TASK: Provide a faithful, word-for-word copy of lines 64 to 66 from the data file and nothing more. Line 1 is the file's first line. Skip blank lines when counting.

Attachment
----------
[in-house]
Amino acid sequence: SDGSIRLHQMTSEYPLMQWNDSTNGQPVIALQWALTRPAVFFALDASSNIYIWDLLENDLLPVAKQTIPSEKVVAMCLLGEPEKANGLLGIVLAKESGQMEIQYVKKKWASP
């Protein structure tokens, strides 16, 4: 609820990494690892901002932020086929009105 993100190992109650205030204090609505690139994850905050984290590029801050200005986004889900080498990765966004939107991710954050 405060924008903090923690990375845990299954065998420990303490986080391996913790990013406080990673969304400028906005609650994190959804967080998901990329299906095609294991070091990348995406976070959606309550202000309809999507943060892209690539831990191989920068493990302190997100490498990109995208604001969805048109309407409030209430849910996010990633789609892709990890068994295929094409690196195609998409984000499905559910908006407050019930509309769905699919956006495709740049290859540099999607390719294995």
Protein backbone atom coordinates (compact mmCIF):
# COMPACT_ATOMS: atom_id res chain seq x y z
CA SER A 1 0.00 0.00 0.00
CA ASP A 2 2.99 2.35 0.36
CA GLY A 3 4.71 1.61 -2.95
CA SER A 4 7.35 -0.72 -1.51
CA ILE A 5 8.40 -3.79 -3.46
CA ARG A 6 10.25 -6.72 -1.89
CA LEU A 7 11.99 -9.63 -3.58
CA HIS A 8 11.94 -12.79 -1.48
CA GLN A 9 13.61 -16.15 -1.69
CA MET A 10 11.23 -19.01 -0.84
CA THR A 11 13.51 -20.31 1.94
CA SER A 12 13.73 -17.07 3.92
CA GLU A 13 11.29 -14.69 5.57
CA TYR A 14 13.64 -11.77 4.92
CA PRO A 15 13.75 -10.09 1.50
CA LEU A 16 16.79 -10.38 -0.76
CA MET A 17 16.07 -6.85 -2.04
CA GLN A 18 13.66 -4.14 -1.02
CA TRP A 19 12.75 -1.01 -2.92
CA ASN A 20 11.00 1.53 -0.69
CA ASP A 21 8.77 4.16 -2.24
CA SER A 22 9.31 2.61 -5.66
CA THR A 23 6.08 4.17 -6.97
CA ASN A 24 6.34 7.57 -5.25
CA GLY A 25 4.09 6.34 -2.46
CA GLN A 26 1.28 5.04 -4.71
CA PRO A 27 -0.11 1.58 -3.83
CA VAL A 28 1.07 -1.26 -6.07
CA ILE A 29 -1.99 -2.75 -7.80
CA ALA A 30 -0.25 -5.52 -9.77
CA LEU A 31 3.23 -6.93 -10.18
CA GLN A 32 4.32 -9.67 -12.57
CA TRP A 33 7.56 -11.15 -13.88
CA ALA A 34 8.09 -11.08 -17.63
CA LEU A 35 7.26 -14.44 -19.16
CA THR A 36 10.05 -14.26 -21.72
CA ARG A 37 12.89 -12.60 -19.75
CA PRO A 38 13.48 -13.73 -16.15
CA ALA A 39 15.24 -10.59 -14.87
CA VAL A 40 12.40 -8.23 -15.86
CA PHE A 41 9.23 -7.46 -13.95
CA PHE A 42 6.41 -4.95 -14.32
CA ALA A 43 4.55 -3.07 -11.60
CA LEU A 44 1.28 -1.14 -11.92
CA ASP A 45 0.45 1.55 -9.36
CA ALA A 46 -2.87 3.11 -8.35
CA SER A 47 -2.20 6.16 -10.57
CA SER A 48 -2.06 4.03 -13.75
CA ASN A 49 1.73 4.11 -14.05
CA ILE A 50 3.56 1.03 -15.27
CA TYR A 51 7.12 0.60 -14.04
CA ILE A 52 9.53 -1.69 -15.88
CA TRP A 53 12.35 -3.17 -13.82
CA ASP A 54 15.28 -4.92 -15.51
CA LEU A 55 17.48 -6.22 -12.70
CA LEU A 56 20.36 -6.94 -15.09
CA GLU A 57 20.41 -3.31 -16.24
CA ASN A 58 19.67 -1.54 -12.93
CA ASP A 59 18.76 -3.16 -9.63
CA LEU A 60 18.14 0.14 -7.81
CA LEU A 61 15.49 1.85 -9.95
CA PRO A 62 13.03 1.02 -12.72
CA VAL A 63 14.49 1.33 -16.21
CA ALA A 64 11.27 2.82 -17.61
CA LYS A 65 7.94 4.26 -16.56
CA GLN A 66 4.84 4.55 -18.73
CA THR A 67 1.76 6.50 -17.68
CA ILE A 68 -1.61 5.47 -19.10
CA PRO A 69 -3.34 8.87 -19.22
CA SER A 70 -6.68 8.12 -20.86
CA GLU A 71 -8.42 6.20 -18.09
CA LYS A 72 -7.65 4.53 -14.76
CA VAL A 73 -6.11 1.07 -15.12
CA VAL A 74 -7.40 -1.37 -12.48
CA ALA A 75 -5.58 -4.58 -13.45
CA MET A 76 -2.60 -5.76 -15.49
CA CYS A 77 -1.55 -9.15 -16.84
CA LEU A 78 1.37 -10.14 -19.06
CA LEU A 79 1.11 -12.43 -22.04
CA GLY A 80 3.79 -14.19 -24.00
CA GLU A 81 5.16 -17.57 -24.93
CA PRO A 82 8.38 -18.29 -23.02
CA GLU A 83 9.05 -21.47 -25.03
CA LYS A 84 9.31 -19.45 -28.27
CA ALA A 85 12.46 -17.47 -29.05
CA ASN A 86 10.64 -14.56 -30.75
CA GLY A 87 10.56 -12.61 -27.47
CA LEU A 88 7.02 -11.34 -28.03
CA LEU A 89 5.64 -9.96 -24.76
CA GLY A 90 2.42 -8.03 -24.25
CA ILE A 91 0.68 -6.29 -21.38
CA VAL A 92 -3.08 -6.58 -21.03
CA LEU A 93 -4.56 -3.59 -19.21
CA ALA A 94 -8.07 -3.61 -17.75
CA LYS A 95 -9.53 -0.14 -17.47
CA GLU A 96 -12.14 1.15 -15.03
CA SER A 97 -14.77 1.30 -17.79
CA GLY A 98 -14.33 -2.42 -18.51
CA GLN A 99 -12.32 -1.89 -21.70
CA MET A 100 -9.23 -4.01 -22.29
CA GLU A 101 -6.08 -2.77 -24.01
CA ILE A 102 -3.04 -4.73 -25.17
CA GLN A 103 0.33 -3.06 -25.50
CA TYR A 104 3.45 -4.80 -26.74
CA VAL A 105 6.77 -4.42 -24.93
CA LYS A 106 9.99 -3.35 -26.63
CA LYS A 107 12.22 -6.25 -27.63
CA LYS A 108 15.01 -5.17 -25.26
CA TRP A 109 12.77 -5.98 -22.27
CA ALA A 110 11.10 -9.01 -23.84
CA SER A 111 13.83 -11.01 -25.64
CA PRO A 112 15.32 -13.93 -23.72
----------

CA ASP A 59 18.76 -3.16 -9.63
CA LEU A 60 18.14 0.14 -7.81
CA LEU A 61 15.49 1.85 -9.95